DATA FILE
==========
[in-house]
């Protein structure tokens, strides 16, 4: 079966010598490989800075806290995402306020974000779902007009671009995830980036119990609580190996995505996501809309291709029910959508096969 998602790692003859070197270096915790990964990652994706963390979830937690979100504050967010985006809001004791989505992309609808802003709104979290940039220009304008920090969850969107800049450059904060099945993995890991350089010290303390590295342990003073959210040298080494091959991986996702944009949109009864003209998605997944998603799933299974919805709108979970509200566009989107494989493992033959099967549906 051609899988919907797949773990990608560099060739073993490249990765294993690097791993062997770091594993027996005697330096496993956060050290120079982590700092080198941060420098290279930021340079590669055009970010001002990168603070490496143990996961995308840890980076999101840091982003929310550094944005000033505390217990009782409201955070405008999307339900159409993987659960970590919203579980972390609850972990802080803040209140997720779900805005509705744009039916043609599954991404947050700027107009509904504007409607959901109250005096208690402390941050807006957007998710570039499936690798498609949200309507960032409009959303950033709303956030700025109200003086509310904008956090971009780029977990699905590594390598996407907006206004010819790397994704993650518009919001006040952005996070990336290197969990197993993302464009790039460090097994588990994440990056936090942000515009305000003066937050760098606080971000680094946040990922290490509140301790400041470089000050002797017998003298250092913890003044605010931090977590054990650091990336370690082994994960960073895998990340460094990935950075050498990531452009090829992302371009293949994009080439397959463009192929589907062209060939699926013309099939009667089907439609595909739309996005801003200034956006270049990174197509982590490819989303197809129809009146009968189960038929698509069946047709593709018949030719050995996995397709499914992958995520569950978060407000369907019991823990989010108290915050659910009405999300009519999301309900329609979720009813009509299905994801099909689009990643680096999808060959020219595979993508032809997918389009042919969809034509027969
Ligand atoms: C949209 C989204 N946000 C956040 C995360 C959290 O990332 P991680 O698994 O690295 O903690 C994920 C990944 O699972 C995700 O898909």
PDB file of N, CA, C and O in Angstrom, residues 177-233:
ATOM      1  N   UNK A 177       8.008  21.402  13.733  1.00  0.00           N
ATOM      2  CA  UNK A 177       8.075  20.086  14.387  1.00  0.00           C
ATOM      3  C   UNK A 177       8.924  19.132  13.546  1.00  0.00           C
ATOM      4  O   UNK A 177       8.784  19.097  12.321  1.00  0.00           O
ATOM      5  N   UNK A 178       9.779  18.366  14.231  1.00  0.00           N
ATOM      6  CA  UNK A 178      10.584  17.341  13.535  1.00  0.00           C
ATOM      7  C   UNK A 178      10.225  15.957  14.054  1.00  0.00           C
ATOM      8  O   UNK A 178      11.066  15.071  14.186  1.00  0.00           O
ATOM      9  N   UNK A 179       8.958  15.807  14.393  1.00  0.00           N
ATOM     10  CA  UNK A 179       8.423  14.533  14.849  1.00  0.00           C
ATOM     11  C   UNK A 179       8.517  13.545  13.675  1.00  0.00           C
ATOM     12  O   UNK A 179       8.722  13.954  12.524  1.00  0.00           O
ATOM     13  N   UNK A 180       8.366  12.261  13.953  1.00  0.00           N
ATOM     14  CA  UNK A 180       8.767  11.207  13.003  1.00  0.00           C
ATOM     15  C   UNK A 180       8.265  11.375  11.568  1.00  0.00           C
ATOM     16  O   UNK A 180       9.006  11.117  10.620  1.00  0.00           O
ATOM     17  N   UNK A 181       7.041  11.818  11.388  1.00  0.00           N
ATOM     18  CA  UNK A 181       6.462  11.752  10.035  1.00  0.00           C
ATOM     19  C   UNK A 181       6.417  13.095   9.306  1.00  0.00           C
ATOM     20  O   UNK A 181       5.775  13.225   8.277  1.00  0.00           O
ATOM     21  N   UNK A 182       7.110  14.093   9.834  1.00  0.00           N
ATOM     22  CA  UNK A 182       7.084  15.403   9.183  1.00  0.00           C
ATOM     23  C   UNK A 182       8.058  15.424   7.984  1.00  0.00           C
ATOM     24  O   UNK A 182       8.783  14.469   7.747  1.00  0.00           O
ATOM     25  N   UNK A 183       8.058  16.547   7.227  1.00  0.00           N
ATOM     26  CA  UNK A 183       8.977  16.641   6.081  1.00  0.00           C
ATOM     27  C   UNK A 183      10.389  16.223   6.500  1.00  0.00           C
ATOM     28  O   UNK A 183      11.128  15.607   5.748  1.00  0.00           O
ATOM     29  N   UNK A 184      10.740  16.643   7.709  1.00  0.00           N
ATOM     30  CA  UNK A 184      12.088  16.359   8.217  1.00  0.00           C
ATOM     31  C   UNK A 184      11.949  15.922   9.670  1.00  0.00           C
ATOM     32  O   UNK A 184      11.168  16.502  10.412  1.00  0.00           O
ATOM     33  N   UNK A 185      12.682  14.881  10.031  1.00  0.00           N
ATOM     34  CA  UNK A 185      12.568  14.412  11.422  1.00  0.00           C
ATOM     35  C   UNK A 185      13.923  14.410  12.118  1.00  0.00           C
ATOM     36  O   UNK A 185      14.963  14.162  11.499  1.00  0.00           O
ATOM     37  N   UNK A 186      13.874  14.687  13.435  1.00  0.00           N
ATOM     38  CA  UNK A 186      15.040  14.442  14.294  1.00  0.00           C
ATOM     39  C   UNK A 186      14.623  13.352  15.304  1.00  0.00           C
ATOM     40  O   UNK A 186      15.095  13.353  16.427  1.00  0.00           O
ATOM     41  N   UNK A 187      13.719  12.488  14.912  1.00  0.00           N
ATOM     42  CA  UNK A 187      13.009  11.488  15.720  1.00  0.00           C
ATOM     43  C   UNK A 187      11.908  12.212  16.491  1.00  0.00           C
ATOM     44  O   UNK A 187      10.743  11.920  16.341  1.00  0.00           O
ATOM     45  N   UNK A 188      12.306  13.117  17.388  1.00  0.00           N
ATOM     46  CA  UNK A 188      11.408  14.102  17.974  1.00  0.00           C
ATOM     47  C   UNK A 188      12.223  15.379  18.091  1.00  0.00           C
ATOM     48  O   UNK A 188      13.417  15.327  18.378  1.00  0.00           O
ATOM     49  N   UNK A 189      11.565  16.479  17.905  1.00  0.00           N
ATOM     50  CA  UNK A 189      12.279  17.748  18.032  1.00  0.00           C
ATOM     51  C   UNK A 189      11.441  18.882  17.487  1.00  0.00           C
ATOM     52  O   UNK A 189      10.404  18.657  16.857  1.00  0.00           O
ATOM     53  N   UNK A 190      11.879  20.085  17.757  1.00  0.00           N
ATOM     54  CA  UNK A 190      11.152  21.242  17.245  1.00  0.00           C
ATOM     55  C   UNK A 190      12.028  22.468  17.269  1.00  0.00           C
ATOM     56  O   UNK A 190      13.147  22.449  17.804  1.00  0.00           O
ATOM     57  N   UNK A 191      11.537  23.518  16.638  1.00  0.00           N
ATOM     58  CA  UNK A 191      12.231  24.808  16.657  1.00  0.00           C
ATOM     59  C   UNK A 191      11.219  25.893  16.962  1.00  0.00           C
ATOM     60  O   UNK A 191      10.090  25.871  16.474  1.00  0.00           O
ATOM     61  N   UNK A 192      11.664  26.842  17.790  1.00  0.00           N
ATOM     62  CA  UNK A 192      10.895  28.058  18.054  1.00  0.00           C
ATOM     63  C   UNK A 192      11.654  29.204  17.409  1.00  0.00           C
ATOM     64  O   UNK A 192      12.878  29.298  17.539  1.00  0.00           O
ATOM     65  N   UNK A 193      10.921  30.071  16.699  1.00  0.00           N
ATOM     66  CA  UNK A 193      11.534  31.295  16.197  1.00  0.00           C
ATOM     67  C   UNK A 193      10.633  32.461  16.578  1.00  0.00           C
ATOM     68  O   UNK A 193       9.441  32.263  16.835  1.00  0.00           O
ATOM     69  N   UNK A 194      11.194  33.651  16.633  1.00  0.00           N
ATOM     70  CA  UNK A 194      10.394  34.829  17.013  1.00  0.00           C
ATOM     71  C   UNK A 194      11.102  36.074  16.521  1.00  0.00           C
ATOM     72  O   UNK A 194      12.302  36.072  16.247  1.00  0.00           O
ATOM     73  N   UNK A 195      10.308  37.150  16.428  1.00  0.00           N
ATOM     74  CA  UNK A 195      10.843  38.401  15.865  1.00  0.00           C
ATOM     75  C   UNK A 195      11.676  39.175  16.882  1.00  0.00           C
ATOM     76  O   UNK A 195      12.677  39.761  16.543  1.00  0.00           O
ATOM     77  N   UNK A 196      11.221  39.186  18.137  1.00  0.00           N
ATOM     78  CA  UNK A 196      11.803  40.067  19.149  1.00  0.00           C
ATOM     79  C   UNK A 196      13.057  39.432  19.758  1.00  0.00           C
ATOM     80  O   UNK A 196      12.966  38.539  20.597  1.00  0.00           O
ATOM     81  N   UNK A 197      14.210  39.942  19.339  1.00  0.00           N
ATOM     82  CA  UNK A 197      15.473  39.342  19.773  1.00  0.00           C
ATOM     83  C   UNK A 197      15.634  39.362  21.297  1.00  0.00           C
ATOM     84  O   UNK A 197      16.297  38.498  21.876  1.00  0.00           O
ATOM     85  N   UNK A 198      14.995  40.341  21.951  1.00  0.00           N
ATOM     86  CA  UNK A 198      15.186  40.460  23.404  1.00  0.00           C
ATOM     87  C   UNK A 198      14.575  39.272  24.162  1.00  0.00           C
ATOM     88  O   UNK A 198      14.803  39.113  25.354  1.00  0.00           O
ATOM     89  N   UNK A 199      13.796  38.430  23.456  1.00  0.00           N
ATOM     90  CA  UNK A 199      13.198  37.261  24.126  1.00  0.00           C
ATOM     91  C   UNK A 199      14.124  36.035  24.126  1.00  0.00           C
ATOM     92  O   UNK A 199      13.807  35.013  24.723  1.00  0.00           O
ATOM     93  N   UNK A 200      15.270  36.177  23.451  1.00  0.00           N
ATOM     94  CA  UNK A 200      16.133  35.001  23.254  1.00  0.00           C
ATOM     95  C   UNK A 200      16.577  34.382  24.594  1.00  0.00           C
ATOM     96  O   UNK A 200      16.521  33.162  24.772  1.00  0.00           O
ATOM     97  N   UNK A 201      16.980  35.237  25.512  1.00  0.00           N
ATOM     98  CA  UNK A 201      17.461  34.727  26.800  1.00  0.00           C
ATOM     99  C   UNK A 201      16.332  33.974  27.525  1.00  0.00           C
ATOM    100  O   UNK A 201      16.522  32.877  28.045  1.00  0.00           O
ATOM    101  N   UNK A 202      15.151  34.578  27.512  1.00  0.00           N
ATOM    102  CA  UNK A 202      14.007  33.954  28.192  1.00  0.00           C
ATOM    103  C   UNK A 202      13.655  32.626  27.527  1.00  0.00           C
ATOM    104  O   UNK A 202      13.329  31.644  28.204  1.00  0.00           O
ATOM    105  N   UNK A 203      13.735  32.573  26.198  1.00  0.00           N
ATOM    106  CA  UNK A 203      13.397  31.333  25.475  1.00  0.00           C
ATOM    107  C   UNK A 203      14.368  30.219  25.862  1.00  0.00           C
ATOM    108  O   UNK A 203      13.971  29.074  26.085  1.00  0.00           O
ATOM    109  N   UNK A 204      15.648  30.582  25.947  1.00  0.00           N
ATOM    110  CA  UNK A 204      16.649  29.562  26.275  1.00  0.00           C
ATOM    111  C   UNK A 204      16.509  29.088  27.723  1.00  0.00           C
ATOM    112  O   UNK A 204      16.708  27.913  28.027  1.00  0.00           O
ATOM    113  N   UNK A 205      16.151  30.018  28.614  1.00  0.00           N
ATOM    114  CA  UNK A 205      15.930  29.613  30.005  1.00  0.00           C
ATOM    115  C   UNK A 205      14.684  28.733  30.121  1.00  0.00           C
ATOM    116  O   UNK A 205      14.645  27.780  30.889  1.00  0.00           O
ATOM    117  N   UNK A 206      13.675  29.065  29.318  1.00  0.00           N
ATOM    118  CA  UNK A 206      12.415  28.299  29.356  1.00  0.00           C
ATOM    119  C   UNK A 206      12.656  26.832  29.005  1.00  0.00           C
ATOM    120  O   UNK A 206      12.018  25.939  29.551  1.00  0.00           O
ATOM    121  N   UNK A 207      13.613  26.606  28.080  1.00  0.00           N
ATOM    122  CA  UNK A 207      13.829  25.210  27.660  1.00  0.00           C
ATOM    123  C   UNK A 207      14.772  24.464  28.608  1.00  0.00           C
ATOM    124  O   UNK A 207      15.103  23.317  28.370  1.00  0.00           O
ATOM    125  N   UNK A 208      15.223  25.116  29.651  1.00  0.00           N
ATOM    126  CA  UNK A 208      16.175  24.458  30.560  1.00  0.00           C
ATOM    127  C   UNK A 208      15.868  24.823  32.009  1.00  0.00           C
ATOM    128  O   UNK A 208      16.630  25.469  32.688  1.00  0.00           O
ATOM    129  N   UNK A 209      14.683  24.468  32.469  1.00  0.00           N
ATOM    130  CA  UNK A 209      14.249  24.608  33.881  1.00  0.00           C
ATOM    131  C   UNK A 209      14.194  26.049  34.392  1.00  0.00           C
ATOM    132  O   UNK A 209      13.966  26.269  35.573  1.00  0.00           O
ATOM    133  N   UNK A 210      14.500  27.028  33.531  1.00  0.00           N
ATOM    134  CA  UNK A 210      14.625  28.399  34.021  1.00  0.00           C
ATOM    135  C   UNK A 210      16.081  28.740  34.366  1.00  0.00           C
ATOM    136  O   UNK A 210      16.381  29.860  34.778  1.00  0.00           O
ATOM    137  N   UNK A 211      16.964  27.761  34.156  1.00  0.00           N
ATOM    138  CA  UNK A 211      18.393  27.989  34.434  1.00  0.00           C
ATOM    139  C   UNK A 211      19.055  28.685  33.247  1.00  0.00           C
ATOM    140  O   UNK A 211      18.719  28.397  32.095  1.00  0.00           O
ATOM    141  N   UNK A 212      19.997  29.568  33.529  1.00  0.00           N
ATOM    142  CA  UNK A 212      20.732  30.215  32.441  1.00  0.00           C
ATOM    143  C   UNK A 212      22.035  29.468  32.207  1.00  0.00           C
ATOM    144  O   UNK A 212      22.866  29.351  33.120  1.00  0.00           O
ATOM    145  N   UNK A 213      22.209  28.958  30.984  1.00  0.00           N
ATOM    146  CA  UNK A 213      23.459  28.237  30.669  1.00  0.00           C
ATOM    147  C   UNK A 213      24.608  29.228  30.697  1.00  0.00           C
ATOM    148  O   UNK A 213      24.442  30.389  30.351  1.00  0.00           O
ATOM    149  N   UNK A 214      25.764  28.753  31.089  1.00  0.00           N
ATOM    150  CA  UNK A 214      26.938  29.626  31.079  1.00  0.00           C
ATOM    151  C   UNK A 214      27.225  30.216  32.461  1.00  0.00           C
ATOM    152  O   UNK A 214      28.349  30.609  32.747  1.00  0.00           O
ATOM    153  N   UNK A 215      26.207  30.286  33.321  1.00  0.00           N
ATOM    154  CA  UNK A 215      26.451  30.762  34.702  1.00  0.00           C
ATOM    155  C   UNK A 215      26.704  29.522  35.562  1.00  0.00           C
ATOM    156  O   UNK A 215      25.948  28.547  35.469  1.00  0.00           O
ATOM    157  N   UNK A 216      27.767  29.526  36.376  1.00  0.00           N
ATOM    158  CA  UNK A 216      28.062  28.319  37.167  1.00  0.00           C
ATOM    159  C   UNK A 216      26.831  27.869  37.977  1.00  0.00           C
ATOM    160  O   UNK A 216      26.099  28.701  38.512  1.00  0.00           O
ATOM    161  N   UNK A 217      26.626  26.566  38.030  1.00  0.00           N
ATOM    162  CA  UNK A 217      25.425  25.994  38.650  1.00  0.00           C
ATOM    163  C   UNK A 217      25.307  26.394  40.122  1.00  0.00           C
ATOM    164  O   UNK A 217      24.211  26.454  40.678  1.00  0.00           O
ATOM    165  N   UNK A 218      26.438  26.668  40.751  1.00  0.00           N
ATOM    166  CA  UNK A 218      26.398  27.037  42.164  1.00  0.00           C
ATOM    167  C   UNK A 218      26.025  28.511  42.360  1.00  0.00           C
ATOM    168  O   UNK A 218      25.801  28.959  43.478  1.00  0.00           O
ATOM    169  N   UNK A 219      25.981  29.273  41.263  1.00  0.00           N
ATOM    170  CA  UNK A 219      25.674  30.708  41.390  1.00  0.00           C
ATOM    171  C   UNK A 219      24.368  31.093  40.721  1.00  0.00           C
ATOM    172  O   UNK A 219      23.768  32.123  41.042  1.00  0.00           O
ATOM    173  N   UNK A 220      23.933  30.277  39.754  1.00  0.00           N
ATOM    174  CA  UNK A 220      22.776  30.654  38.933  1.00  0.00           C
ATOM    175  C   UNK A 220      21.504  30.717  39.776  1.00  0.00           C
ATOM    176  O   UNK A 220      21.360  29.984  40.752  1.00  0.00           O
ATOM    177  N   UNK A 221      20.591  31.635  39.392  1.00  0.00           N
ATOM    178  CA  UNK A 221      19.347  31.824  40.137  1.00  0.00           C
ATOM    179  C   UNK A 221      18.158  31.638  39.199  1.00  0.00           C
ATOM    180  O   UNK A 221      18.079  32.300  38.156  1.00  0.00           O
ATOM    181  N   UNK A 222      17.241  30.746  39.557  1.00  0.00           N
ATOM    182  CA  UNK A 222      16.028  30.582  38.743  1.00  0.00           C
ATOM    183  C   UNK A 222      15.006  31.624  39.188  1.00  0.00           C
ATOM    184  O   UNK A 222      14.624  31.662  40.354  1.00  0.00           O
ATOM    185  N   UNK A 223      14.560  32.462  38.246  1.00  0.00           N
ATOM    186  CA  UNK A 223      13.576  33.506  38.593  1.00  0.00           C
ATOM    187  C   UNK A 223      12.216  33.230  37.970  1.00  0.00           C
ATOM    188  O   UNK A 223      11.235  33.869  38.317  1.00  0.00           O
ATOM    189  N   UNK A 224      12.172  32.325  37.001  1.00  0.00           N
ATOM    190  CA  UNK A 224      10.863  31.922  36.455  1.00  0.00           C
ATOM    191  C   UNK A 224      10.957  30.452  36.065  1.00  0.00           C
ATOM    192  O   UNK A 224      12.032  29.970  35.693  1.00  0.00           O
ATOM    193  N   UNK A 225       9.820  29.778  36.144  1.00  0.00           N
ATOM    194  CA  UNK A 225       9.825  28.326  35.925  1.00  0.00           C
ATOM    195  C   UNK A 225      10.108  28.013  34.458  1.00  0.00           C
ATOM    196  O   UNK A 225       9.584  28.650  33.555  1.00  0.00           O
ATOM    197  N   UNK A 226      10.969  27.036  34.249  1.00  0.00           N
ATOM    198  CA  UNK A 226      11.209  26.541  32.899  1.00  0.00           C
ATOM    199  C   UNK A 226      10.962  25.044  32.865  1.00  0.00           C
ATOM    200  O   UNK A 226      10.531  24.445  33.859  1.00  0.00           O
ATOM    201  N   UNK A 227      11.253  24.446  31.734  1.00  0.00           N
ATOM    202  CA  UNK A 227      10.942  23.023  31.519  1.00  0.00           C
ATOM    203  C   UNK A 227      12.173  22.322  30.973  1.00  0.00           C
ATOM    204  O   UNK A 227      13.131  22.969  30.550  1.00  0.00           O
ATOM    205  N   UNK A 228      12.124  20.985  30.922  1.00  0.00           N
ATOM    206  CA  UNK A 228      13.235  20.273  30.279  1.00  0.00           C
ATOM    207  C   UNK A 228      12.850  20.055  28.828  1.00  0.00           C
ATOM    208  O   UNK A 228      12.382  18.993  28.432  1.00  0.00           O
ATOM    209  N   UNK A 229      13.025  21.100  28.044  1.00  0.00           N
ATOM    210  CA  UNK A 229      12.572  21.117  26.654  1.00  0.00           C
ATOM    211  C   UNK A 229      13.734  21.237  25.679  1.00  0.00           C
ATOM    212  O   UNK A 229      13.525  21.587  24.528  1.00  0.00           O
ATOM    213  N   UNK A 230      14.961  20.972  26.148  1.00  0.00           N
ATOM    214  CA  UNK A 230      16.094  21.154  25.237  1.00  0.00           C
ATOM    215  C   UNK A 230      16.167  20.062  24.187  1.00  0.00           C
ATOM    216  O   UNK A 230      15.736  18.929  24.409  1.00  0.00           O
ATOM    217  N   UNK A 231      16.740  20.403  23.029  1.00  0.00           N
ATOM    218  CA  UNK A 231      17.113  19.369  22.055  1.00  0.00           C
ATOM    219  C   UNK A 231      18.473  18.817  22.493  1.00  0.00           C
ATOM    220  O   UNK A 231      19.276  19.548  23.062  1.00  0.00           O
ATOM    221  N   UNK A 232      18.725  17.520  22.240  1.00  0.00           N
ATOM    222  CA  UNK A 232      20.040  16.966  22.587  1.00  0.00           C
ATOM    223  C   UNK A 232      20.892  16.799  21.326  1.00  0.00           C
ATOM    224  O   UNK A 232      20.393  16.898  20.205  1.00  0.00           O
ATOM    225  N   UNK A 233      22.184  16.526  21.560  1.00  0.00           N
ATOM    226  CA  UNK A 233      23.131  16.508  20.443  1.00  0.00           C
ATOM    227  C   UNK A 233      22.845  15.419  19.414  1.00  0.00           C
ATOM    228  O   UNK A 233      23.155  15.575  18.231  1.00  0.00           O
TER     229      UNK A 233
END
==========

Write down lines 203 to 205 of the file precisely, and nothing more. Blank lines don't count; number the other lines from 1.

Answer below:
ATOM    199  C   UNK A 226      10.962  25.044  32.865  1.00  0.00           C
ATOM    200  O   UNK A 226      10.531  24.445  33.859  1.00  0.00           O
ATOM    201  N   UNK A 227      11.253  24.446  31.734  1.00  0.00           N